The Times international higher education rankings for 2013-14 establishes that 3 out of the top 5 medical schools are in the United Kingdom. The other two are in the U.S.A. Oxford in England ranked first. The University of Toronto is the highest ranked Canadian medical school at 15th. UBC ranks 30th. Ten out of the 17 Canadian medical schools did not rank in the top 100 medical schools in the world. Currently one Canadian medical school, the University of Saskatchewan, is under threat of losing its accreditation.

Even Canada’s most elite scholars, recognized for exceptional academic and social achievements with a Rhodes scholarship to Oxford, cannot compete against Canadian medical school graduates for medical residency jobs. A Rhodes scholar with a medical degree from Oxford is restricted in British Columbia to competition in the international medical stream where 61 out of 64 areas of specialization are not available to him or her.

The Canadian medical education system makes it difficult to objectively evaluate how Canadian medical graduates stack up against international medical graduates. A number of Canadian schools do not issue grades or class rankings. At UBC medical school grading is pass/fail.

Graduates of Canadian medical schools do not have to take national licensing exams to prove the extent of their knowledge and clinical skills before competing for residency jobs. The US, and most other countries, require all medical graduates, whether domestic or international, to write the same licensing exams to enable an evaluation on merit, not place of education.
There are British Columbians with international degrees who have scored in the top 2% in the American licensing exams who will be going to work in the US, not because they want to, but because of the barriers and restricted opportunity to compete they face in BC.

Nor is admission into medical school based on uniform admissions standards. For instance, UBC has admitted students into medical school with grade point averages as low as 70% and disregarded MCAT (medical aptitude test) scores. UBC Admissions states that these students were judged suitable to work in rural British Columbia. Two years ago CBC reported that less than 25% of the students who got into the UBC North medical program actually stayed to practice in northern and rural British Columbia as was intended. These students did not have to sign return of service contracts for the concessions made on their lower admission standards.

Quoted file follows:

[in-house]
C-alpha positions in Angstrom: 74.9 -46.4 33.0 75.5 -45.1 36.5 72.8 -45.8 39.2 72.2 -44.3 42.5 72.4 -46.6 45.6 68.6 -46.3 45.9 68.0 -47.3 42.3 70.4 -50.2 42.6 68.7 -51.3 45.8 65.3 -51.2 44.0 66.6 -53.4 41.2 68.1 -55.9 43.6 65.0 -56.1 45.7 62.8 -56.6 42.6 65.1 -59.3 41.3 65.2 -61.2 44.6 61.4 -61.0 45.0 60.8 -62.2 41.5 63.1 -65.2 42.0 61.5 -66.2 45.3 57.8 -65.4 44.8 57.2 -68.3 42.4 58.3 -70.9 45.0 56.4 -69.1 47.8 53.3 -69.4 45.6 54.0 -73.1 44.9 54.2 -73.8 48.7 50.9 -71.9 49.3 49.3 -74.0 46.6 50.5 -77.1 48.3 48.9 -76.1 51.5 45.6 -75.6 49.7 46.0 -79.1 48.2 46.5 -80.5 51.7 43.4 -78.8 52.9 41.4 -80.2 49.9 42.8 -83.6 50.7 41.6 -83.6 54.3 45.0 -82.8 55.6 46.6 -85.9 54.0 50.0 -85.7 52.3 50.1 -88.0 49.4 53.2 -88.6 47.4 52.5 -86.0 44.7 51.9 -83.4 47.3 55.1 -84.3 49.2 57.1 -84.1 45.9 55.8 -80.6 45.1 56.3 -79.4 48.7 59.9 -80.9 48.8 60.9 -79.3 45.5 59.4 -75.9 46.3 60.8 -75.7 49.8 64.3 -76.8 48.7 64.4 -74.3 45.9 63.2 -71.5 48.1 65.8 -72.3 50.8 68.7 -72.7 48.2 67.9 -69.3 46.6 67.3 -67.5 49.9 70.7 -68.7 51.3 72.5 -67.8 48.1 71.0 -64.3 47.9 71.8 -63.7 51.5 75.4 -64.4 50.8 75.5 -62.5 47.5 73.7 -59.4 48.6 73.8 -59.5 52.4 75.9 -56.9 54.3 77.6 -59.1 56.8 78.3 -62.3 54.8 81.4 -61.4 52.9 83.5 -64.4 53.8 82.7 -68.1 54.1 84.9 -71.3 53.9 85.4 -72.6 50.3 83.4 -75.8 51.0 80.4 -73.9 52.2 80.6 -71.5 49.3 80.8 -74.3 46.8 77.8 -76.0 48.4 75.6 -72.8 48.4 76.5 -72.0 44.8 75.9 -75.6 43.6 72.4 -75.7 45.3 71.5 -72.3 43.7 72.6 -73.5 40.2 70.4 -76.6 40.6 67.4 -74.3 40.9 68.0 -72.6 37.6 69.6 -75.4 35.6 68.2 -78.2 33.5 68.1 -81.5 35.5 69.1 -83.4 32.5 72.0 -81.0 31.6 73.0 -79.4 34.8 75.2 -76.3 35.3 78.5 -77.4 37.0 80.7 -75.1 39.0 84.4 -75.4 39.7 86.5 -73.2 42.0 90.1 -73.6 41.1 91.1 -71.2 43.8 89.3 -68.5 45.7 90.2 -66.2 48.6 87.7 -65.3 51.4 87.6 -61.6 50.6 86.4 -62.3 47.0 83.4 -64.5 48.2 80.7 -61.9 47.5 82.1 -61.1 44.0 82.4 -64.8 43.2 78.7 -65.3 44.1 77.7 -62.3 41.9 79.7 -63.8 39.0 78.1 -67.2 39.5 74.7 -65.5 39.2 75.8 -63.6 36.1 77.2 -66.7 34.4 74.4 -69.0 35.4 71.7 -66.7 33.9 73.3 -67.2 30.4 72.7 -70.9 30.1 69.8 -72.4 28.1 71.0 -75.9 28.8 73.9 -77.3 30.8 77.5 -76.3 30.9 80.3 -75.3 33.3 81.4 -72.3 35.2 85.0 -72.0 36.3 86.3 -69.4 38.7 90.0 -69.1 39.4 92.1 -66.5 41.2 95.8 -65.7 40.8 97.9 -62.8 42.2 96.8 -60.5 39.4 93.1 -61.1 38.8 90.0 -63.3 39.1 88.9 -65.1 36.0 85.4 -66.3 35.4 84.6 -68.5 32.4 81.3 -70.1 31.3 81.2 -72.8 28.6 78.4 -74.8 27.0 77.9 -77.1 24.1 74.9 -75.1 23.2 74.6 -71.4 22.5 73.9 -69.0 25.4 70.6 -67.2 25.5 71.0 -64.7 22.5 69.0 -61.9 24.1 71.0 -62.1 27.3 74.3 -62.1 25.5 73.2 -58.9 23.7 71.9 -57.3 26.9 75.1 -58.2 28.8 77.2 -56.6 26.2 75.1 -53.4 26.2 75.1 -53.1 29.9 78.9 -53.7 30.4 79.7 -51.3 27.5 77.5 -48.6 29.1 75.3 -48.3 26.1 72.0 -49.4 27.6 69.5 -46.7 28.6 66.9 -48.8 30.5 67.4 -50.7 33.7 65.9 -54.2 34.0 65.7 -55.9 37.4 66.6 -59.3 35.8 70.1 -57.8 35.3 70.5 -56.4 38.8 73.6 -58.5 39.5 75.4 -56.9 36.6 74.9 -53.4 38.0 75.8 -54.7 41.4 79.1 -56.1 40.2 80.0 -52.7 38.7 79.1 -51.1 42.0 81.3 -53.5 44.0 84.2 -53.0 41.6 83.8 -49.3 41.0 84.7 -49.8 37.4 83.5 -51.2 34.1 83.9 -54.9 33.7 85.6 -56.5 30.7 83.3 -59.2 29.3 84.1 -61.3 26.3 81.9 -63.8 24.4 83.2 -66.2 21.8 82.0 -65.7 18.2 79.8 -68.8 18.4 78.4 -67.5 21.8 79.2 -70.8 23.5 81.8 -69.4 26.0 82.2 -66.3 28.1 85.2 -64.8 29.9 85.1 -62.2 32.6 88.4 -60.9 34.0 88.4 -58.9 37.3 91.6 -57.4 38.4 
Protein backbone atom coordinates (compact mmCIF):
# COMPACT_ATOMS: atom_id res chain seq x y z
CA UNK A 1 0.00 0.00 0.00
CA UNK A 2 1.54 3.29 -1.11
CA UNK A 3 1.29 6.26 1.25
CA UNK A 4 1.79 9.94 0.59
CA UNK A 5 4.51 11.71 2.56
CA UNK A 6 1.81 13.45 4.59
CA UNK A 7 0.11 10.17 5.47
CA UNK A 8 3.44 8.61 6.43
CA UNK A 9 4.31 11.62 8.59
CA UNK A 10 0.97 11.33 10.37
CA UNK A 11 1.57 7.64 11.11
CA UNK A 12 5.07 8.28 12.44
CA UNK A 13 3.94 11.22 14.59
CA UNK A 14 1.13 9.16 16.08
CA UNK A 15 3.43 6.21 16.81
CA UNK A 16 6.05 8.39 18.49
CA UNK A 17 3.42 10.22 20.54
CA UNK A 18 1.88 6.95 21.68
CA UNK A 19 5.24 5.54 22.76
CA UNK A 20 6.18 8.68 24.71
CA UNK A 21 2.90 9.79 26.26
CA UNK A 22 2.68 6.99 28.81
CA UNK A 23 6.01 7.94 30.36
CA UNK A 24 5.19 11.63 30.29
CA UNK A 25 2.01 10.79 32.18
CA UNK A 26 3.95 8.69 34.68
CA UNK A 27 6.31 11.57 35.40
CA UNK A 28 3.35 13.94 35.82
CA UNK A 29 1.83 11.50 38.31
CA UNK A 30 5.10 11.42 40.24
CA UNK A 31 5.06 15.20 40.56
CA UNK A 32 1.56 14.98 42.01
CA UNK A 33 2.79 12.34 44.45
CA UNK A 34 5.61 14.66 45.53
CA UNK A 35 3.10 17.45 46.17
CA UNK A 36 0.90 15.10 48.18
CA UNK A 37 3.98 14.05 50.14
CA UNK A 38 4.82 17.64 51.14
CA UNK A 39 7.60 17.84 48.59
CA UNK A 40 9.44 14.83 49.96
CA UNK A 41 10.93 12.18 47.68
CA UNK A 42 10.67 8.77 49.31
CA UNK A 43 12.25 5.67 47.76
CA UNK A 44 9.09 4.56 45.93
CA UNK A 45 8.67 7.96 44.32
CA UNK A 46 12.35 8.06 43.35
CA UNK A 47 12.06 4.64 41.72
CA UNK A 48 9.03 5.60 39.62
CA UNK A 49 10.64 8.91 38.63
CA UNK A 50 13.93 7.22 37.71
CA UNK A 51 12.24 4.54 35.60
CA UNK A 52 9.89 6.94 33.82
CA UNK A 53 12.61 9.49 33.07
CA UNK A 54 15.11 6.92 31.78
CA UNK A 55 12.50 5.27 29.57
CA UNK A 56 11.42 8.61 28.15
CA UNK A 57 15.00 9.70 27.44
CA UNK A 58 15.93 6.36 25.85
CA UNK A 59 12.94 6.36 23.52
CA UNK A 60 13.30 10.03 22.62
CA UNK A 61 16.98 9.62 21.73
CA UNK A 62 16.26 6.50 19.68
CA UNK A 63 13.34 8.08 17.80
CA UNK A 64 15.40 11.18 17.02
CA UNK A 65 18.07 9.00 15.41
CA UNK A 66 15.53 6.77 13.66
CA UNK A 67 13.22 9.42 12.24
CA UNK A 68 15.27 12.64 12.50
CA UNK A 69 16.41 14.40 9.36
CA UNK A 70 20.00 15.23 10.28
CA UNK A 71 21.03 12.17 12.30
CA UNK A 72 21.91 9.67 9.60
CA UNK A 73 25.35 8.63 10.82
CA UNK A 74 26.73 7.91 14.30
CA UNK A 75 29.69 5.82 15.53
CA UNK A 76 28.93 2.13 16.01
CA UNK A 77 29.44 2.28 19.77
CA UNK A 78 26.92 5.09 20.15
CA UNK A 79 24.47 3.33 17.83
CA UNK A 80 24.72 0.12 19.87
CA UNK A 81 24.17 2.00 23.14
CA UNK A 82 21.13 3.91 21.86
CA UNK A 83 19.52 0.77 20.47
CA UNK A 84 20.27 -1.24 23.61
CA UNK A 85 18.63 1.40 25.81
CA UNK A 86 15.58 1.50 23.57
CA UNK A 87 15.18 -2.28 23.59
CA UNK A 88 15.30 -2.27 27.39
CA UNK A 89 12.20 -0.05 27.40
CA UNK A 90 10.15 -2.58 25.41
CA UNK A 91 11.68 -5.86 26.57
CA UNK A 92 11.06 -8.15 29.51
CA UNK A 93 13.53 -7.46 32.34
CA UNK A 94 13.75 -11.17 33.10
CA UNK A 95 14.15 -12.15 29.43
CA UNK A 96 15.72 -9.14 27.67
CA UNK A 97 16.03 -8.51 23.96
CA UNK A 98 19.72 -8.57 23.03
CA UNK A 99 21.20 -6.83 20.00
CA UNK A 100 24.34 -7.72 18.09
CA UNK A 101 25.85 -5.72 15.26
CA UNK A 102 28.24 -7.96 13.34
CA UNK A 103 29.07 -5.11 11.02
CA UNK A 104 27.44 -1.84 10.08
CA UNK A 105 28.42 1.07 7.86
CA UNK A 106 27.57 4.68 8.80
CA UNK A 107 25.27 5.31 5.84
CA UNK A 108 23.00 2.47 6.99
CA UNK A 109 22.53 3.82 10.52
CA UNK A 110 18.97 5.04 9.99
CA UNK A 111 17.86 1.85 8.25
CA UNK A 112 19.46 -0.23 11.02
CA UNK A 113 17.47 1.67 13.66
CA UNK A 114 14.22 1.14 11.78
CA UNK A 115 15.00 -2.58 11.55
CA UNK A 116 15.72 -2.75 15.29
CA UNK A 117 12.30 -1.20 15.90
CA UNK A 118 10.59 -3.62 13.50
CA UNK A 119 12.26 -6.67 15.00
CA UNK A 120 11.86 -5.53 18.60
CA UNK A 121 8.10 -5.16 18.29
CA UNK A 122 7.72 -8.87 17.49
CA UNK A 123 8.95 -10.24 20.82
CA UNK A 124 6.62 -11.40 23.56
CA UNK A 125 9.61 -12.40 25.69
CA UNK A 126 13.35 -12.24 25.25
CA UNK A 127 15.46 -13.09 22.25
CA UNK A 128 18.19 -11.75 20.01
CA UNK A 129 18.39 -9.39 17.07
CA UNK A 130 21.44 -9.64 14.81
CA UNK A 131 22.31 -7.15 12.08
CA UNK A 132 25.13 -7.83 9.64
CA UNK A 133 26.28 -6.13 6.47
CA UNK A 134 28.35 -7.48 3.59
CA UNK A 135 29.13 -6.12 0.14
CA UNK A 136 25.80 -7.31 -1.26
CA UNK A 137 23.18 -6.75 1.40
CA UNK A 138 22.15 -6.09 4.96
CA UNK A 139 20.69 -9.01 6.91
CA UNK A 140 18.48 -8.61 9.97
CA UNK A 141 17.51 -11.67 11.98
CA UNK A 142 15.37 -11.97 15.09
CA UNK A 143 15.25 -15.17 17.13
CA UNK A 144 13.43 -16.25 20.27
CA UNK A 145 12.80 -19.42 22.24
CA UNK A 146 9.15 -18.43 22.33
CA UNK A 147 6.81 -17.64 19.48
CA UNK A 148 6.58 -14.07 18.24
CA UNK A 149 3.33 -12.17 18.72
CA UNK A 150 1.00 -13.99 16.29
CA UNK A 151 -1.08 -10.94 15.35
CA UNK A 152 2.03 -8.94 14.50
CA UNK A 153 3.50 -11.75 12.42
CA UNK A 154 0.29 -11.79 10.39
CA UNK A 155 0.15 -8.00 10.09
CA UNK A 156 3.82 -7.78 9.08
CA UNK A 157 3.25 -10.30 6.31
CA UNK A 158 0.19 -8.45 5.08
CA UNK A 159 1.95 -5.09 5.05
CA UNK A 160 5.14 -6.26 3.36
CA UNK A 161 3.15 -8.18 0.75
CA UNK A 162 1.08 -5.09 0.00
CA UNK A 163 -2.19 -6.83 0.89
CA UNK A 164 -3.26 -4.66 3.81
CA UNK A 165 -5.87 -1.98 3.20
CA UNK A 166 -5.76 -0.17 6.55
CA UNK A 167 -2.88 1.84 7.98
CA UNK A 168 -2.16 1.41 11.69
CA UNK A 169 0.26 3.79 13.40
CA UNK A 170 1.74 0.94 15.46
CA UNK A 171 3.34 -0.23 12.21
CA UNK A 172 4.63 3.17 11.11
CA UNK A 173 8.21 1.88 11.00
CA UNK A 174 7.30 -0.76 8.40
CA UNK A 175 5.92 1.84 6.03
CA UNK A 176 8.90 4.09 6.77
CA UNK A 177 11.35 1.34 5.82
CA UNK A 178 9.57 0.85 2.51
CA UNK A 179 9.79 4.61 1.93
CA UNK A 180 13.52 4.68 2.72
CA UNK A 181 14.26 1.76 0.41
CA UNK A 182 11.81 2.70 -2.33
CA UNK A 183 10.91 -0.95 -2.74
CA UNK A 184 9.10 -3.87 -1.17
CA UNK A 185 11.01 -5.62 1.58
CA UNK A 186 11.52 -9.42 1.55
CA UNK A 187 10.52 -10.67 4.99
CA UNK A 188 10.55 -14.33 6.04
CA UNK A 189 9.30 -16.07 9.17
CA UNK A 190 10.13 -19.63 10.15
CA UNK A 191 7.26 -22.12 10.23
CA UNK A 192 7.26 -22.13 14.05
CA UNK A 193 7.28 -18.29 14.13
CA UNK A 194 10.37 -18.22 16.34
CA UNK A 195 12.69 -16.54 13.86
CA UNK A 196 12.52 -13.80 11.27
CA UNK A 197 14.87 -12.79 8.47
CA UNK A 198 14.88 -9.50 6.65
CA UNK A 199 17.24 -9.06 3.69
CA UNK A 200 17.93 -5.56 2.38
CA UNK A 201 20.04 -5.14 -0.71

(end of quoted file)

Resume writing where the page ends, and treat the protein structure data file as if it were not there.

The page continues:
Students with GPAs in the 90s or MCATs in the 99th% have been denied admission to UBC medical school because of inadequate volunteer work. Students who had to work through university and students who went to school while contributing to the physical support of their handicapped or elderly family members were disadvantaged in this way in the UBC medical school admission process.

The president of SOCASMA, Rosemary Pawliuk, states that an objective examination of the facts establishes that CSAs and immigrant physicians are not excluded from competition because they are not qualified. She says that the exclusion of Canadians who are legally entitled to work in Canada from competing for jobs as resident physicians is a function of the train coming off the tracks. Regulatory colleges are supposed to determine the rules for entry into the profession, not the university who has an interest in promoting its graduates and advocating for the perception that their education is top notch. Public interest is served when professionals are chosen on the basis of the best Canadian getting the job.

SOCASMA states that a medical selection system that protects Canadian graduates, and discriminates against and places barriers or conditions on other qualified Canadians from competing for entry level jobs into the medical profession, is unconstitutional and an affront to the principles of a free and democratic society. Pawliuk states, “CSAs and immigrant physicians are judged as second rate as a function of the fact that they can only compete in a second class stream. That is the beauty of power. You can foster an atmosphere of entitlement for you and yours, and prejudice against others just by prohibiting them from competing. One must ask, if international medical graduates are not as good as Canadian medical school graduates, what is the harm in letting them compete on their merits? They will lose. But if it is the Canadian medical graduates who cannot compete, then we have to ask the universities why. ”

More information about how medical residency works and the barriers Canadian international medical graduates face can be found at socasma.com.